Archive for November 2013


November 28, 2013

I’m thankful for each and every one of you, your blogs, your encouragement, and your love of the Lord!


Thank you for sharing yourselves with me. You were there as I fought through my cancer and you’ve reminded me where my strength comes from. You keep me focused on the priorities in my life and you keep me pointing upward!

God bless you! Enjoy your Thanksgiving with friends and loved ones – and especially with our Lord – the Giver of all things!

Enjoy your day, “Working for Christ!”


November 18, 2013

“But seek first his kingdom and his righteousness, and all these things will be given to you as well. Therefore do not worry about tomorrow, for tomorrow will worry about itself. Each day has enough trouble of its own.” (Matthew 6:33-34, NIV)


Our jobs, homes, cars, bank accounts and investments, among other “things” deceive us into believing that we have security and freedom from worry. In truth, they are exactly the things that cause anxiety and worry. When we put our hope and faith in “earthly goods” we receive with them with a burden – more worry. When we worry, we think we need to obtain more earthly goods so we can feel more secure. Unfortunately, all we receive is more worry. We try to secure our lives with earthly goods; we expect these things to make us worry-free, but the truth is just the opposite. The things which bind us to our earthly goods – the clutches which hold these goods tight – are themselves more worries.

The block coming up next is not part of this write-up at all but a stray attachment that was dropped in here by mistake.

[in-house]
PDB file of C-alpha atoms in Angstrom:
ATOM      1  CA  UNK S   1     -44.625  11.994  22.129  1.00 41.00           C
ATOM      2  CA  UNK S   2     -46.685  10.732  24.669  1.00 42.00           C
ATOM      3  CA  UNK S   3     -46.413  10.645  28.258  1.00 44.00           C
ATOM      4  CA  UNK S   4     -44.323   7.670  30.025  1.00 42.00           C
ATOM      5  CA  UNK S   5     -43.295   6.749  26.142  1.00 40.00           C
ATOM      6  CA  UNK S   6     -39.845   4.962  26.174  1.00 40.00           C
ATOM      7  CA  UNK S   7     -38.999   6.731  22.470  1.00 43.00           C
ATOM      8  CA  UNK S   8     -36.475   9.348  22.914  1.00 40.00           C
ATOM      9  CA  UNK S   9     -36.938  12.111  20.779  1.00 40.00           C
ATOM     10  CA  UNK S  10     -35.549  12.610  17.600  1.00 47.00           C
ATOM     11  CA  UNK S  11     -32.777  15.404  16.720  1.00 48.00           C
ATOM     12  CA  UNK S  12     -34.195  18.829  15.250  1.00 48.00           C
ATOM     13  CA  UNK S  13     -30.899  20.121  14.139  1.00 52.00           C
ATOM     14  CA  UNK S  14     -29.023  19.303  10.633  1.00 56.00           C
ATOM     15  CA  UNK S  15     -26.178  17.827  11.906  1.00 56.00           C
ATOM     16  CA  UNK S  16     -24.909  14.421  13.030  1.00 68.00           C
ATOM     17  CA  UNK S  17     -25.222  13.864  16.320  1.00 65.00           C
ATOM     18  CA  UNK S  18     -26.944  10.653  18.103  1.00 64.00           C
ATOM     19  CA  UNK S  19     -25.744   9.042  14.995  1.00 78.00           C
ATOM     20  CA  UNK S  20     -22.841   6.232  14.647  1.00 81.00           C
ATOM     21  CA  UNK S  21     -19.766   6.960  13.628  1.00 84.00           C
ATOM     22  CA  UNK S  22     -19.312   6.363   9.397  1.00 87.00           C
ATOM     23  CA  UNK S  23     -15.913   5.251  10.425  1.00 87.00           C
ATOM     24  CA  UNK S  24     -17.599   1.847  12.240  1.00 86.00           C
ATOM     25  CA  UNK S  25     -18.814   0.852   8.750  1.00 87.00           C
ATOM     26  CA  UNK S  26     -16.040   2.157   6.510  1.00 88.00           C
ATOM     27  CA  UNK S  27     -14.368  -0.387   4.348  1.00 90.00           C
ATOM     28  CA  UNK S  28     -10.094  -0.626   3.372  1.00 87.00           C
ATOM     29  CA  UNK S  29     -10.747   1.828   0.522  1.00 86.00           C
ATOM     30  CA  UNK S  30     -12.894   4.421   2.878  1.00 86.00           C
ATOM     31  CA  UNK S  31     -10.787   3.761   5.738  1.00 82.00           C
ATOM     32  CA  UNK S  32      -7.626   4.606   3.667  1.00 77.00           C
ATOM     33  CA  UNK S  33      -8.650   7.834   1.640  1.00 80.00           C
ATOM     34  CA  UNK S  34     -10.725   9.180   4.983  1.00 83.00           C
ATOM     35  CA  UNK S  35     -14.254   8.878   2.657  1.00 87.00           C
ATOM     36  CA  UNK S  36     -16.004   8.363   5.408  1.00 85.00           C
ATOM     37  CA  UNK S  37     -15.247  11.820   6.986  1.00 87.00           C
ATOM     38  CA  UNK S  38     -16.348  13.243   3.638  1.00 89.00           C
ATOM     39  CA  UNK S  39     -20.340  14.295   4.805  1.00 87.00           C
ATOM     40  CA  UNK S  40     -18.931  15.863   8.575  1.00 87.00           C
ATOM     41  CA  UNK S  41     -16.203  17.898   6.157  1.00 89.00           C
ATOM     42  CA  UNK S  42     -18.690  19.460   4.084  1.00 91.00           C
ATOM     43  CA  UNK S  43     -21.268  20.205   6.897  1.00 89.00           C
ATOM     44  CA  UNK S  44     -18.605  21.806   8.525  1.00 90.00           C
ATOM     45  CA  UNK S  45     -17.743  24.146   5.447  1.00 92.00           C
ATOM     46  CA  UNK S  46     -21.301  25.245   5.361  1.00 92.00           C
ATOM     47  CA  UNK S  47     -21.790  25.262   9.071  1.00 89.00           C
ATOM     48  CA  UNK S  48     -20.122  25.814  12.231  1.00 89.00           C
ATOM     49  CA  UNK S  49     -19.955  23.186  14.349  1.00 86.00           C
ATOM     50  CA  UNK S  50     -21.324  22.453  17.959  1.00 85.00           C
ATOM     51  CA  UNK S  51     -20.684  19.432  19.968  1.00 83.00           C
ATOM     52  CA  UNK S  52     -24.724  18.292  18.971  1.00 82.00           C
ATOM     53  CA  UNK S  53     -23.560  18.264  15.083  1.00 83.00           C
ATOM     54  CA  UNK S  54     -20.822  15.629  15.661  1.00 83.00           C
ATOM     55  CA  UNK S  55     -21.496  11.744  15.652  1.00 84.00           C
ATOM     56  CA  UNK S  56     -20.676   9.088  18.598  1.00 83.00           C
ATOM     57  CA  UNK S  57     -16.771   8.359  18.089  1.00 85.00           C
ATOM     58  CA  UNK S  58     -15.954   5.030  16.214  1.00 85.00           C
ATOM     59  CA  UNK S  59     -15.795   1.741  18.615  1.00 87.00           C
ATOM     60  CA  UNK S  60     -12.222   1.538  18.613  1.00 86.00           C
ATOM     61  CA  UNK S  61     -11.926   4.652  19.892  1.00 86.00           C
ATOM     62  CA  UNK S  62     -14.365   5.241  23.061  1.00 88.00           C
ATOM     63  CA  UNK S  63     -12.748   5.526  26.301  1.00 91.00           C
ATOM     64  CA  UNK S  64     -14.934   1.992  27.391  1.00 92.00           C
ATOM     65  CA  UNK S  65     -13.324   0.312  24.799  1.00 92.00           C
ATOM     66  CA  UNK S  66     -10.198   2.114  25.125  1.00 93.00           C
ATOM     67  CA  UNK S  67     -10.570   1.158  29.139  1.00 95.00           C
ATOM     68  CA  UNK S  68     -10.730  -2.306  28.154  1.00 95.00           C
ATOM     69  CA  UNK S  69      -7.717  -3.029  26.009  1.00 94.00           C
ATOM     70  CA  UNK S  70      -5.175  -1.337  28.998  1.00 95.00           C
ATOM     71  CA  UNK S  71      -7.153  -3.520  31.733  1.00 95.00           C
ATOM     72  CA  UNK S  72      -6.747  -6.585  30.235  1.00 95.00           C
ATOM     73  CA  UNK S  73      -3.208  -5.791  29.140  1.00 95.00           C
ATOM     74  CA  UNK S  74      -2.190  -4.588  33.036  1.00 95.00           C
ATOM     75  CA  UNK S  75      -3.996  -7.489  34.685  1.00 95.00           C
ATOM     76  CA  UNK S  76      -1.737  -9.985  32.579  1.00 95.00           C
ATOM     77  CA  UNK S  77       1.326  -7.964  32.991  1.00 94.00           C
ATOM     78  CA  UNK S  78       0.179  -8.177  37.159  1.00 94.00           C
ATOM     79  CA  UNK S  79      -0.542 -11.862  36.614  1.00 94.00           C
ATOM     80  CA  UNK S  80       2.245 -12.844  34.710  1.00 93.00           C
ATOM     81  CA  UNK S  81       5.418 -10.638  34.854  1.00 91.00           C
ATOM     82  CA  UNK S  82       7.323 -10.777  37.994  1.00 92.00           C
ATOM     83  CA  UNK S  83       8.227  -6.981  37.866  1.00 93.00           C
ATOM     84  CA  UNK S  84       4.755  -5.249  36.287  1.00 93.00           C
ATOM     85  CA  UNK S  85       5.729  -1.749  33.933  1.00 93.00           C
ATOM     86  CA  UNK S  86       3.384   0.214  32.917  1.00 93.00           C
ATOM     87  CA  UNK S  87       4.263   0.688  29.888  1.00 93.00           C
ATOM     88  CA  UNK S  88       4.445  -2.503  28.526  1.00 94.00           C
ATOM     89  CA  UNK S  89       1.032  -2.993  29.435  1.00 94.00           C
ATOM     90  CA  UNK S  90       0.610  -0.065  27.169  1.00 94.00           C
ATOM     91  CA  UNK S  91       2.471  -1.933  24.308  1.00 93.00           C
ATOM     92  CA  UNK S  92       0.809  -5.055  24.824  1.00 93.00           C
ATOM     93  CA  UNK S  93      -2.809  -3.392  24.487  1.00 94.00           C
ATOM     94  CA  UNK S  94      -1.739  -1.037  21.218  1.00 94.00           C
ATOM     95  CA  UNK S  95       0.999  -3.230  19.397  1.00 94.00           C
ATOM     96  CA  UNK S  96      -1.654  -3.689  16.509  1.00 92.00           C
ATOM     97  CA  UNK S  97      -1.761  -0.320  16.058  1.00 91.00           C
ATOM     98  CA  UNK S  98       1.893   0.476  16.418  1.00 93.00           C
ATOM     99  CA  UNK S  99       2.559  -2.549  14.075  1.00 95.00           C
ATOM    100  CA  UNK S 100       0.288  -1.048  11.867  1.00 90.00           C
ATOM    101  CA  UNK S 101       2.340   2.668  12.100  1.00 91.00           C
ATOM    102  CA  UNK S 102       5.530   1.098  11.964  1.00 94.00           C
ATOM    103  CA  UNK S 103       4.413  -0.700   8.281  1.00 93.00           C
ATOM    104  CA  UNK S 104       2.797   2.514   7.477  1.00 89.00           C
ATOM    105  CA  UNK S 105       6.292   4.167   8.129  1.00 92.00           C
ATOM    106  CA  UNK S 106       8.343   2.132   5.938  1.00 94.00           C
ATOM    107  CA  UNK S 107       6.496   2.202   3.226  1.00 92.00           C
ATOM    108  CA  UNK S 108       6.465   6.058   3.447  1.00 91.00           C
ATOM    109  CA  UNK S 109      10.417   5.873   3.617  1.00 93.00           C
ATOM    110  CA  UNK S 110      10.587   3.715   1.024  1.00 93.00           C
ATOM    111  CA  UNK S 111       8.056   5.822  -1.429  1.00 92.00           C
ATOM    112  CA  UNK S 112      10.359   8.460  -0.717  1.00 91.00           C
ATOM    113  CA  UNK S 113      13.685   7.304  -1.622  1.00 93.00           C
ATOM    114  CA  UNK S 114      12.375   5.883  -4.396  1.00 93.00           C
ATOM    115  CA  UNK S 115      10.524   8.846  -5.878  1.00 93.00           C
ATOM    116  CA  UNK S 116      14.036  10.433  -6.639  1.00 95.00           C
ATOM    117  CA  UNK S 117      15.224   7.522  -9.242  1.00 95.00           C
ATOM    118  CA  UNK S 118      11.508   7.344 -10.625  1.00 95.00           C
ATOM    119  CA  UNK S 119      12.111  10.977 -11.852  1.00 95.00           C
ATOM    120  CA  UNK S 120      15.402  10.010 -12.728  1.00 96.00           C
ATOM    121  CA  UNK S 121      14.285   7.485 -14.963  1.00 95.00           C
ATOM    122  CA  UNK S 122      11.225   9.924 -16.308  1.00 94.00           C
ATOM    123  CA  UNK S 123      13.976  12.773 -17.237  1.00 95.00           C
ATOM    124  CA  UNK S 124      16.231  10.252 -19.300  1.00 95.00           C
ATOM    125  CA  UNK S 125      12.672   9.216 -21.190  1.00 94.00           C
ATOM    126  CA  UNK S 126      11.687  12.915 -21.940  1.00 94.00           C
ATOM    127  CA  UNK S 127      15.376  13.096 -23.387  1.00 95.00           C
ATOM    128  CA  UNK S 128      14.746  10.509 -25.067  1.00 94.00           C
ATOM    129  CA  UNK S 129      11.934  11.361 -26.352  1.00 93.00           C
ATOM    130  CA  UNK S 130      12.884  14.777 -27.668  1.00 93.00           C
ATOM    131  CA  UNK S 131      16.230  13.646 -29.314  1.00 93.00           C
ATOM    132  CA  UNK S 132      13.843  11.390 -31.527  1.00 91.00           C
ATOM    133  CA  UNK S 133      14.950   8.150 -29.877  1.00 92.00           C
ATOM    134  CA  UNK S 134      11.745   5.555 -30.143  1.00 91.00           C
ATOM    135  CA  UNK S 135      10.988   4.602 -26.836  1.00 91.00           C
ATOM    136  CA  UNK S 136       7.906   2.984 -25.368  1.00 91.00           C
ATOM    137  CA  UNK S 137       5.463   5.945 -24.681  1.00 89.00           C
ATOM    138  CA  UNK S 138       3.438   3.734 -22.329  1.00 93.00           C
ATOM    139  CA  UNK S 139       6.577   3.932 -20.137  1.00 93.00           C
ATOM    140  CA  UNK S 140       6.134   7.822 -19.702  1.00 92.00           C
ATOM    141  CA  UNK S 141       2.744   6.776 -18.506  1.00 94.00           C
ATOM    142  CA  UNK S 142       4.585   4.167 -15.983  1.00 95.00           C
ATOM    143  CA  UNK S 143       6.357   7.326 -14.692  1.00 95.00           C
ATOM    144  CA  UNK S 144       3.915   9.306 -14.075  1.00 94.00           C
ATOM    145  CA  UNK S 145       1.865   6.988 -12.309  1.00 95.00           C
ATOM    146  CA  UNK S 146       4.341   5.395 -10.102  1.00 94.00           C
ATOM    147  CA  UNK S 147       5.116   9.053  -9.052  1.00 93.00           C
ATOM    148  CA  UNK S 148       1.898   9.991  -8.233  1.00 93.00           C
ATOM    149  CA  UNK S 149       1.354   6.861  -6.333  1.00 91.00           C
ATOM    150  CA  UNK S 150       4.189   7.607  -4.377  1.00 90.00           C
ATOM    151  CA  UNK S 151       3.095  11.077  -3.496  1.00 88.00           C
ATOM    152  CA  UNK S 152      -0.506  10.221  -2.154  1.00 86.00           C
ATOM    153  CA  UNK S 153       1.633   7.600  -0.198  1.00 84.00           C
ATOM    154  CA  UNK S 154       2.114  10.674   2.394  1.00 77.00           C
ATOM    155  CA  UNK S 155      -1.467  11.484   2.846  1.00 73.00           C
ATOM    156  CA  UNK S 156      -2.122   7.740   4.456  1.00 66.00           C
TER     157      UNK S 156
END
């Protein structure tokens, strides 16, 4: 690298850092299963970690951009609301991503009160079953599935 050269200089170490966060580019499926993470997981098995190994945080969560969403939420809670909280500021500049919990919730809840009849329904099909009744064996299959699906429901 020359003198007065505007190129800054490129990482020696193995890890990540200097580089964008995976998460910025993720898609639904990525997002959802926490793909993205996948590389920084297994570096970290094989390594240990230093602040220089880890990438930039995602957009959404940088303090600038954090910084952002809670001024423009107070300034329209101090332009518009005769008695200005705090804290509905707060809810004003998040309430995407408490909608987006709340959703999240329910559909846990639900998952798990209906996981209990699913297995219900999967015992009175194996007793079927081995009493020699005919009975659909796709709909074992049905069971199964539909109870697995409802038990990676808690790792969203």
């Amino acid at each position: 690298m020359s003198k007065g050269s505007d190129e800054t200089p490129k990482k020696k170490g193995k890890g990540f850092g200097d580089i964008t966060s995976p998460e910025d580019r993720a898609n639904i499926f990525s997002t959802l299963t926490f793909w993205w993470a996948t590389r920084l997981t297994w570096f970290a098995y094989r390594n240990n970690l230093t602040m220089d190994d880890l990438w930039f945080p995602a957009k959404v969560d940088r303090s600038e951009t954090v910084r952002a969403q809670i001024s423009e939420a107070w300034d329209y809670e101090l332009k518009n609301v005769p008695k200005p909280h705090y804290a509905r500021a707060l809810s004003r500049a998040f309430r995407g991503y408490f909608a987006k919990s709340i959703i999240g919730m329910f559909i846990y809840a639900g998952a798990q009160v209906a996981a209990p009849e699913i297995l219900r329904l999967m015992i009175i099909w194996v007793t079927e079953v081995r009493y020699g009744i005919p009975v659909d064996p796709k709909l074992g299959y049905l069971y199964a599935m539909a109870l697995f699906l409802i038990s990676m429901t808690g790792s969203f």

Worry is always directed toward tomorrow. Earthly goods are intended to bring hope and security today. When we attempt to obtain things for  a more secure tomorrow we become more insecure today. Isn’t it enough that “each day has enough trouble of its own?” Only those who put tomorrow completely into God’s hands, and receive fully today what they need for their lives, are really secure.

How precious is your steadfast love, O God!
All people may take refuge in the shadow of your wings.
They feast on the abundance of your house,
and you give them drink from the river of your delights.
For with you is the fountain of life;
in your light we see light. Psalm 36:7-9

Receiving God’s love today liberates us from worry tomorrow. Enjoy your day, “Working for Christ!”


November 15, 2013

“Very early in the morning, while it was still dark, Jesus got up, left the house and went off to a solitary place, where he prayed.” (Mark 1:35, NIV)

Jesus Praying

As Christians, it is our goal to model ourselves after our Savior. There are obvious reasons why Jesus prayed the very first thing in the morning. Since Christ is our number one priority, what better way to honor Him than to make Him the focus of our day. By starting our day with prayer we are showing commitment to the Lord and disciplining ourselves for the day that is about to begin.